In New Orleans, a city known for musical innovation, imponderable dualities, and inscrutable personal style, Allen Toussaint epitomized it all: He was a mild-mannered, soft-spoken creator of hits who drove a cream-colored 1974 Rolls-Royce Silver Shadow, who could look elegantly complete in a suit jacket, silk tie, and a pair of white athletic socks and sandals.
As a composer, lyricist, arranger, producer, pianist and singer, his music reached far and wide enough to earn induction into the Rock and Roll and the Blues Hall of Fames, as well as a National Medal of the Arts in 2013. It spoke most clearly of and to New Orleans, where Toussaint was born in 1938 and where he remained until his unexpected death at 77 last November, save for a temporary relocation to New York City following the flood that resulted from the levee breaches following Hurricane Katrina. (My last piece on Toussaint is here.)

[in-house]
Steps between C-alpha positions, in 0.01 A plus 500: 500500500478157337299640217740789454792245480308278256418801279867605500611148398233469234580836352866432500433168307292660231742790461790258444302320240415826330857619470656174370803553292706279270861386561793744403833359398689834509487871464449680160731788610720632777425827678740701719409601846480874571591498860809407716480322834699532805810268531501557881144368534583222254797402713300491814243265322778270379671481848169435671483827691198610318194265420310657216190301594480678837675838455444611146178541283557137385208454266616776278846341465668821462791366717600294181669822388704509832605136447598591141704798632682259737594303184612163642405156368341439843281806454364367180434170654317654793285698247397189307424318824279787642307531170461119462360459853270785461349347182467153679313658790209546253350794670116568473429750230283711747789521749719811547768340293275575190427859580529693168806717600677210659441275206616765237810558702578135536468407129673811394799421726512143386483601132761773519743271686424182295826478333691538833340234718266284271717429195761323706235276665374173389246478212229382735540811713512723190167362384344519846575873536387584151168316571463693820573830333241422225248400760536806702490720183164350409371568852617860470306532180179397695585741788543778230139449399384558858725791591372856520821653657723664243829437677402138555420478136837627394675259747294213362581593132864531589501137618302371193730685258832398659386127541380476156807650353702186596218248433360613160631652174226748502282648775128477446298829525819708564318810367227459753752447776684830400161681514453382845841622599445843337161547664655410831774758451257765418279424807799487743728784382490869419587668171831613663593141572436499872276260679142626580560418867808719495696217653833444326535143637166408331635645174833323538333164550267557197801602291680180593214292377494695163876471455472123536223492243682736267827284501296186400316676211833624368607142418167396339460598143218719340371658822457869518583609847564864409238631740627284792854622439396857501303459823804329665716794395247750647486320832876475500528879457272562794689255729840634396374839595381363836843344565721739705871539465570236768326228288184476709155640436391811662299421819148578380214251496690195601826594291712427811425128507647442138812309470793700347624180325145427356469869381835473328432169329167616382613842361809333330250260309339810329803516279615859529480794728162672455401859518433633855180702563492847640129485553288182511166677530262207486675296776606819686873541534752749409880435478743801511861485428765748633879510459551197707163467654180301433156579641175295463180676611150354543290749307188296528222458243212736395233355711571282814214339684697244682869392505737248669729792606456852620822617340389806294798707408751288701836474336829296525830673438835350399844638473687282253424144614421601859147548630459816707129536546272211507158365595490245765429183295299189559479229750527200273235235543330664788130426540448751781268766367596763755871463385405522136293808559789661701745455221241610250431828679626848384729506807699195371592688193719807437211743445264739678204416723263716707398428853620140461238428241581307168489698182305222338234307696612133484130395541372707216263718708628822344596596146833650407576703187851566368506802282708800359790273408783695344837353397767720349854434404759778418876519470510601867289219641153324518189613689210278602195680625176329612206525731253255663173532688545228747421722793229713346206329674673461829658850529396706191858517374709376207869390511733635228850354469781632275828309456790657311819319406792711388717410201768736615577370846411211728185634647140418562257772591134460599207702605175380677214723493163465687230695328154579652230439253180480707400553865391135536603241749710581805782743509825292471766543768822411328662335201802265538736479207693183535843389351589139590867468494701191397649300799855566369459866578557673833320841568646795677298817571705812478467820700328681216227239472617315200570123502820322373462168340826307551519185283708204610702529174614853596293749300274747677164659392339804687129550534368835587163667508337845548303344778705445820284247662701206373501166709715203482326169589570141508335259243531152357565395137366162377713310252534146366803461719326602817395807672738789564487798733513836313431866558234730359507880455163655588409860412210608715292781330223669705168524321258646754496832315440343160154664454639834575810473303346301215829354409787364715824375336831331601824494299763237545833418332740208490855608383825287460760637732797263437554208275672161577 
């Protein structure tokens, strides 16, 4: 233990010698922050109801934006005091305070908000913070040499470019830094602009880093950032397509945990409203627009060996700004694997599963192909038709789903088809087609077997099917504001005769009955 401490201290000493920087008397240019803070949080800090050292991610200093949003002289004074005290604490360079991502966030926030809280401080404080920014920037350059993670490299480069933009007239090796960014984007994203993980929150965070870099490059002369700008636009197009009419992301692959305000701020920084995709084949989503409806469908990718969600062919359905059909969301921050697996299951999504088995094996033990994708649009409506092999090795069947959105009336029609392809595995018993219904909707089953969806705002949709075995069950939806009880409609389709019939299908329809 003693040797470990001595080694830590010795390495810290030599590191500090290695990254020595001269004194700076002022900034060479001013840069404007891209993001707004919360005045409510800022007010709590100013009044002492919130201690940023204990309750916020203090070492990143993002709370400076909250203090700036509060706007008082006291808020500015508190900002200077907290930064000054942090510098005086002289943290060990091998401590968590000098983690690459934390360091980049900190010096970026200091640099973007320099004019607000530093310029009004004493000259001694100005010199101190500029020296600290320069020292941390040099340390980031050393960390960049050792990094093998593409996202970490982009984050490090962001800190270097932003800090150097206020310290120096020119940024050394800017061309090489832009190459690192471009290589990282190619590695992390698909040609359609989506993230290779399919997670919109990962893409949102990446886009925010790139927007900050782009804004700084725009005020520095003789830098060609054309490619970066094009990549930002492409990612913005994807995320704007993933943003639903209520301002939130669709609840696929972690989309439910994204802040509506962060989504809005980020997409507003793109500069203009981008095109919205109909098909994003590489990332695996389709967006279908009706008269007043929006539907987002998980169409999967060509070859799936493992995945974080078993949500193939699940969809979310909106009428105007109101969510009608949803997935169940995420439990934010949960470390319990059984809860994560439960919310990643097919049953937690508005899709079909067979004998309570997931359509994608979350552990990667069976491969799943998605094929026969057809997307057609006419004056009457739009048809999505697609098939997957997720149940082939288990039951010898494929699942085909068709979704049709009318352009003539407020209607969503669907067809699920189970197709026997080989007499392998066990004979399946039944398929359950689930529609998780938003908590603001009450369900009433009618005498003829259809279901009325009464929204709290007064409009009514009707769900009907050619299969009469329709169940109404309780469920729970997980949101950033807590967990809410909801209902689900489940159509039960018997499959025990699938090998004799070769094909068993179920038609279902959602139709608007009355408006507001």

It was some small comfort that right before I left New York for this year’s New Orleans Jazz & Heritage Festival, I received an advance copy of “American Tunes,” released June 10 on Nonesuch, and which represents Toussaint’s final studio recordings—solo tracks at his home studio in New Orleans and small ensemble takes from Los Angeles.
Toussaint belongs in that lineage of pianists who define certain aspects of what New Orleans was, is and always will be—Jelly Roll Morton, Professor Longhair, James Booker, Henry Butler and so on. That roll call of pianists eventually leads you to Tom McDermott, whose sensitivity, breadth and depth of knowledge and skill has makes him a distinctive force on the city’s current scene.
McDermott has big but discerning ears for music and, when he cares to, he writes about what he hears in illuminating ways.
Such is the case with McDermott’s review for Offbeat magazine of “American Tunes.” Continue reading “Listening to Allen Toussaint's Posthumous CD Through Tom McDermott's Ears”